This is emerging as an issue for many taxpayers, as taxpayers are capitalising costs at a much earlier point than used to be the case, making many genuine R&D costs ineligible for the regime. This issue has arisen partly because of an interpretation statement on the deductibility of feasibility expenditure released by Inland Revenue, following a Supreme Court case on the issue (for more information on this see here). Inland Revenue have been considering this matter, however no decision has yet been reached on a solution.
What the rule does mean though is that expenditure will be eligible where it does not form part of the cost of a tangible asset for tax purposes, or expenditure that is intended to form part of the cost of an asset but the asset subsequently never actually comes into existence. The main issue to be aware of here is when costs have been capitalised in one year, but in a subsequent year the development fails, because the R&D tax credit regime requires the credit to be claimed in the year the expenditure was incurred. Depending on when a taxpayer’s income tax return is due, a taxpayer may need to file a section 113 request or a notice of proposed adjustment to get to the correct position.
From the time the R&D tax credit regime was first mooted by the Government there has been concern that the regime would not allow software to qualify for the tax credit. At a high level this is because it is perceived as being difficult for software to satisfy the “scientific or technological uncertainty” test, based on the inherent nature of software development.
However, that’s not to say that software cannot qualify for the R&D tax credit and there are many examples of genuine R&D in the software space. Inland Revenue’s guidance devotes a number of pages to explaining how the rules apply to software development, including examples of software activities which may be eligible.
Inland Revenue’s guidance also outlines its documentation requirements for being able to claim the R&D tax credit, the most noteworthy of which is the requirement for documentation to be maintained contemporaneously. While this does not necessarily mean that documentation must be kept up to date on a day to day basis, there are some relatively stringent requirements for taxpayers to consider, with an expectation that it cannot be prepared after the event.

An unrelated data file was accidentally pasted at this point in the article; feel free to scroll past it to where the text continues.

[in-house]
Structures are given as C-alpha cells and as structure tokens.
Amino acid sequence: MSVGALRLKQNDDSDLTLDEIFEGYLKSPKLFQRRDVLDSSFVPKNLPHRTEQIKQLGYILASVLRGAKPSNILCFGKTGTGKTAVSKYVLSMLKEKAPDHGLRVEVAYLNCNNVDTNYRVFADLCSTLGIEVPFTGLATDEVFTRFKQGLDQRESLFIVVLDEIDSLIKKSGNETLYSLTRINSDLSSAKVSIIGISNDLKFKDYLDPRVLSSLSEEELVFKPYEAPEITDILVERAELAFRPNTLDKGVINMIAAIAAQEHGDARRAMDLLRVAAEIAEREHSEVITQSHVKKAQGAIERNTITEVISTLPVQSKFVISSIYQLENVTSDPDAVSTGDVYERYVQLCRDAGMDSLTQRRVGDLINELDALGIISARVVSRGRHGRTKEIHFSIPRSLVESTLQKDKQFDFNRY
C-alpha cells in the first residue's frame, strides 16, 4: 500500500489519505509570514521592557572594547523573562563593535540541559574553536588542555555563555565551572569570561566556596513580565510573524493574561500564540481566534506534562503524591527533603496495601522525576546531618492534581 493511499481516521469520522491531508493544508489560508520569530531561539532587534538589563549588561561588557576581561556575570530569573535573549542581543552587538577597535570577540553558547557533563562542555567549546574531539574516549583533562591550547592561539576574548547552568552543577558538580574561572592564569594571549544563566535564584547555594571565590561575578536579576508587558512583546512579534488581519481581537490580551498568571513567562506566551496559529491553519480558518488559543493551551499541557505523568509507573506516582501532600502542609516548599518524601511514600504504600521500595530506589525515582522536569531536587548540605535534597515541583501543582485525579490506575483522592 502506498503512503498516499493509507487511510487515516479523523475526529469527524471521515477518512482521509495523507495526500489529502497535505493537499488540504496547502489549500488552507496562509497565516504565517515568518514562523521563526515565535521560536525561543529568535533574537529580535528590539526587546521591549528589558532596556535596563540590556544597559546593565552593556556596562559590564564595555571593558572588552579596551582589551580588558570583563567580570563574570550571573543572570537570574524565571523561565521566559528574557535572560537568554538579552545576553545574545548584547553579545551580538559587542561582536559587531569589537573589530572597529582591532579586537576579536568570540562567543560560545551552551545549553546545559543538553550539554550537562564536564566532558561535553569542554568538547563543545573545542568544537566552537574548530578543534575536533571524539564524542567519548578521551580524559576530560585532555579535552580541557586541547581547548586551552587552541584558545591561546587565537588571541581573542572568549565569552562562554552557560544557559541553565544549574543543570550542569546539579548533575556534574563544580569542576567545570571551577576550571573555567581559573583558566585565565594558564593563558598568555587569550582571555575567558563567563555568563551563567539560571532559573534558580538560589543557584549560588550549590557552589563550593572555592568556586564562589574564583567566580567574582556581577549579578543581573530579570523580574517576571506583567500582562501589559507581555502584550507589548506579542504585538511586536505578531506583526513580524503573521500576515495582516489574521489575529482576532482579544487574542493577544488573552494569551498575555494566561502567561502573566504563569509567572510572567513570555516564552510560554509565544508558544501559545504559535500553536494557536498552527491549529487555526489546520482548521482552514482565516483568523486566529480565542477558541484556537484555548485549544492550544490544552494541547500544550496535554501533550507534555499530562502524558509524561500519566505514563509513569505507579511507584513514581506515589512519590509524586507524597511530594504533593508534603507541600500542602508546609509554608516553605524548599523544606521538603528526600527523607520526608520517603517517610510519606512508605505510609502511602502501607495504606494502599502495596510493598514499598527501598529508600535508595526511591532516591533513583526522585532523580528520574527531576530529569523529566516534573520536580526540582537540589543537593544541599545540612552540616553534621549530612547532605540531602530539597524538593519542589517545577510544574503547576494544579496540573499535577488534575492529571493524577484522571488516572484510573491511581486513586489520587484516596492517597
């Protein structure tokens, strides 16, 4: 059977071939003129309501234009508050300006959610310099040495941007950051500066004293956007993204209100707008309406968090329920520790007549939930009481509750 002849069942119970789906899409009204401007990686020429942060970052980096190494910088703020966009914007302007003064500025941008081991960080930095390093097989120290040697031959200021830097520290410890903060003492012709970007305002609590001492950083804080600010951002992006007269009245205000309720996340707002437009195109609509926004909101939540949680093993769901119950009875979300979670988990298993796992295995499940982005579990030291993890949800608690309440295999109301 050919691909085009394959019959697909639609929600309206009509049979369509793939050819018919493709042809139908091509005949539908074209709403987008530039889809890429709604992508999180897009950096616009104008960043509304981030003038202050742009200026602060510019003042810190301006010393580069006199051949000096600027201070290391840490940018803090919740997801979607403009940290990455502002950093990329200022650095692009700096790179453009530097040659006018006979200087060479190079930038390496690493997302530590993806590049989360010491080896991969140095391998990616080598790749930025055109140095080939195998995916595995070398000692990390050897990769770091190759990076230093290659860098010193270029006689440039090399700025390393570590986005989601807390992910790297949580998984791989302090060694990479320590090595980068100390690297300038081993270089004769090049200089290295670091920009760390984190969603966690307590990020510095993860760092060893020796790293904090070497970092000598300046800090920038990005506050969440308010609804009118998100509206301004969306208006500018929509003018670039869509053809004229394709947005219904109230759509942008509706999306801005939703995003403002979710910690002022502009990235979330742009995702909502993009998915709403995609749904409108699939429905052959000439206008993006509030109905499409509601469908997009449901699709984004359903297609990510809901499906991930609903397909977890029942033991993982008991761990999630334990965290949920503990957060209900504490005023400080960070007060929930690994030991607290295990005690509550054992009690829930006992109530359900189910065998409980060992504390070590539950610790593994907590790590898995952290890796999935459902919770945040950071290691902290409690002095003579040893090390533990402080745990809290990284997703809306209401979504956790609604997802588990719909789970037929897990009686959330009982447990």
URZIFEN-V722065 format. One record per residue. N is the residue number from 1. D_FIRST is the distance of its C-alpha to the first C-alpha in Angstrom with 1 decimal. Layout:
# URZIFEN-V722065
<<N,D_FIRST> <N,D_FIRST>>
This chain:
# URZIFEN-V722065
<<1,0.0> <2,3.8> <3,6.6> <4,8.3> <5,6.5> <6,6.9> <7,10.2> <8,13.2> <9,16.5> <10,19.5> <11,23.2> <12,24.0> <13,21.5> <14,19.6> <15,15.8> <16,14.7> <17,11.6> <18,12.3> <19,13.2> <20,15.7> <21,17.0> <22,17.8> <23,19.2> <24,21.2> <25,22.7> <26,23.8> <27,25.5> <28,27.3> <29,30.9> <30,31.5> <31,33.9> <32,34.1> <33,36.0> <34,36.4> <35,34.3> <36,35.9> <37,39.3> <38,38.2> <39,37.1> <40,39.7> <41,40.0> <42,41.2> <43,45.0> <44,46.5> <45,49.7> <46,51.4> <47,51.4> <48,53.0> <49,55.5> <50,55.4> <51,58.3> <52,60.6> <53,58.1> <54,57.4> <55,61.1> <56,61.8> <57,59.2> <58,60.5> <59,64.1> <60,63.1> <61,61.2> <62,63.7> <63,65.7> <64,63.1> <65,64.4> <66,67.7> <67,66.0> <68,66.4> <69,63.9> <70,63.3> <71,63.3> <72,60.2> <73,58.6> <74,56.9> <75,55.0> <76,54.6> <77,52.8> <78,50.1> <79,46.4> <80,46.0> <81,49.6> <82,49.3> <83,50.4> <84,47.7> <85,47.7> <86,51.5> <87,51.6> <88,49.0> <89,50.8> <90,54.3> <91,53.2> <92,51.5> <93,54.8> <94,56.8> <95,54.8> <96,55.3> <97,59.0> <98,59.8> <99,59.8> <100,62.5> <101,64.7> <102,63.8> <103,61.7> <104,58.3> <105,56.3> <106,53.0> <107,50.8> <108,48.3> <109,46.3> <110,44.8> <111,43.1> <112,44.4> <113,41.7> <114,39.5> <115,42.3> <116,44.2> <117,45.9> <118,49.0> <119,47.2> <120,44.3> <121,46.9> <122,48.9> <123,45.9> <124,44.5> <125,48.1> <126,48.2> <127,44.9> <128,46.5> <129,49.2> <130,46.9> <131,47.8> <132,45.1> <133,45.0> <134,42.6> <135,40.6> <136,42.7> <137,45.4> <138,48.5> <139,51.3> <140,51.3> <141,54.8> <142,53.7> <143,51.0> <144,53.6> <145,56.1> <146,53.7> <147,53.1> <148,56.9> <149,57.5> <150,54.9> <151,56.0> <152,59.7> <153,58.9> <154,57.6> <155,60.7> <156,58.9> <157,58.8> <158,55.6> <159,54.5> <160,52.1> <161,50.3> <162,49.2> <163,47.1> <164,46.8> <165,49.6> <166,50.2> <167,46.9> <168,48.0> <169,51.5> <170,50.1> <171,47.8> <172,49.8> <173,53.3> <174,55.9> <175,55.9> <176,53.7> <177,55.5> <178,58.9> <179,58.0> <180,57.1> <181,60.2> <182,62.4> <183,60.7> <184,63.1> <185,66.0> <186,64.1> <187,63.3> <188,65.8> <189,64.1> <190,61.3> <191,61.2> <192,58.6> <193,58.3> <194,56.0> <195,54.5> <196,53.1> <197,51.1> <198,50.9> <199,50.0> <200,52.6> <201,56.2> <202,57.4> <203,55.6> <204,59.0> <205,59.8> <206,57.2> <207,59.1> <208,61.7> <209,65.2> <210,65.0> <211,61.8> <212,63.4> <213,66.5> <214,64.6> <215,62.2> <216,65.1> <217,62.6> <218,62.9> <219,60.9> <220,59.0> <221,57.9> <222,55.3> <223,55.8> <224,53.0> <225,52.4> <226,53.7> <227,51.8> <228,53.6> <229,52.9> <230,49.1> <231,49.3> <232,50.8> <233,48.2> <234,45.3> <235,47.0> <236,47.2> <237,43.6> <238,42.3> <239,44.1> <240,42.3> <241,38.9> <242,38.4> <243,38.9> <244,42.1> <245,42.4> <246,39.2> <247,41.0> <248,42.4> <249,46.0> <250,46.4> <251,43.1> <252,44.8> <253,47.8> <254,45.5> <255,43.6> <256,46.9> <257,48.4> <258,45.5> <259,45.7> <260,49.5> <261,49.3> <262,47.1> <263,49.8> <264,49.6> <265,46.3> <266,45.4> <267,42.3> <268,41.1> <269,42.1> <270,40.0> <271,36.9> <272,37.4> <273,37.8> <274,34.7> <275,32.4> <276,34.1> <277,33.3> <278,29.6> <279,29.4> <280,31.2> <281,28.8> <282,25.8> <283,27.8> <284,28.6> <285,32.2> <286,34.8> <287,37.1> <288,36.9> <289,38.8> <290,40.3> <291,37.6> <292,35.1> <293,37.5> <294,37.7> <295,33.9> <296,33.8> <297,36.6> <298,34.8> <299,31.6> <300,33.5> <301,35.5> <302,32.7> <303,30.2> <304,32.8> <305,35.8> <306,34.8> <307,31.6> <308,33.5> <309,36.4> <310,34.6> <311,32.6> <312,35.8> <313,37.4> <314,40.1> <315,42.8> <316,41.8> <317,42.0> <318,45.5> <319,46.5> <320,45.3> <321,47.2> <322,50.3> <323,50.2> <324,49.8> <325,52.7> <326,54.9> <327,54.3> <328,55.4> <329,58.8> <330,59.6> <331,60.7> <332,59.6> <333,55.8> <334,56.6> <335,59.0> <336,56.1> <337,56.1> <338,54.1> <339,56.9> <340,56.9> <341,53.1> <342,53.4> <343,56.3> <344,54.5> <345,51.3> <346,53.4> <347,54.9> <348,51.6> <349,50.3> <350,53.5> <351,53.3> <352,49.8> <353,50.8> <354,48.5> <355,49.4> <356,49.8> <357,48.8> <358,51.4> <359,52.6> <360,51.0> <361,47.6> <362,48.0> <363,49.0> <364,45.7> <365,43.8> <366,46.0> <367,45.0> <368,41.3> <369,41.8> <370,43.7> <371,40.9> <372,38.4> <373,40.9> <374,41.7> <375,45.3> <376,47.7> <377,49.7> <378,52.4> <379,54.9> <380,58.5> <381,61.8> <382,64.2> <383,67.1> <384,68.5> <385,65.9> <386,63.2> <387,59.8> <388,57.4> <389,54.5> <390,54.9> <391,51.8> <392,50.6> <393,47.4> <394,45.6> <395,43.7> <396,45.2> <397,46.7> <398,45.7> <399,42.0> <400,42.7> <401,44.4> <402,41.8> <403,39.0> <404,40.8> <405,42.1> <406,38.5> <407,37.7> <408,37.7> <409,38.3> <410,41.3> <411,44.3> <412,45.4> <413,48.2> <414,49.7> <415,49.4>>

Your documentation will need to record both your entity’s eligibility into the regime, as well as the eligibility of your core and supporting R&D activities, and capture eligible costs. Inland Revenue’s guidance provides some detailed comments on what is required.
I’m a tax or a finance person, how do I find out if my business qualifies for the regime?
We recommend first talking to your business and those responsible for R&D-like activities, to gauge whether there is eligible R&D activity occurring within your organisation (i.e. whether there is scientific or technological uncertainty being resolved). As your business may not be used to thinking in this way, it often requires a slightly deeper drilling down into the activities being undertaken to draw out this scientific or technological risk. Deloitte is happy to assist with this stage and our R&D experts have experience with a wide range of new developments.
If you do have an eligible R&D activity, then you will also need to check your documentation processes to see whether adequate information is currently in place to enable your business to identify eligible projects and expenditure.
If the above sounds like it might apply to you, please contact one of us, or your usual Deloitte advisor.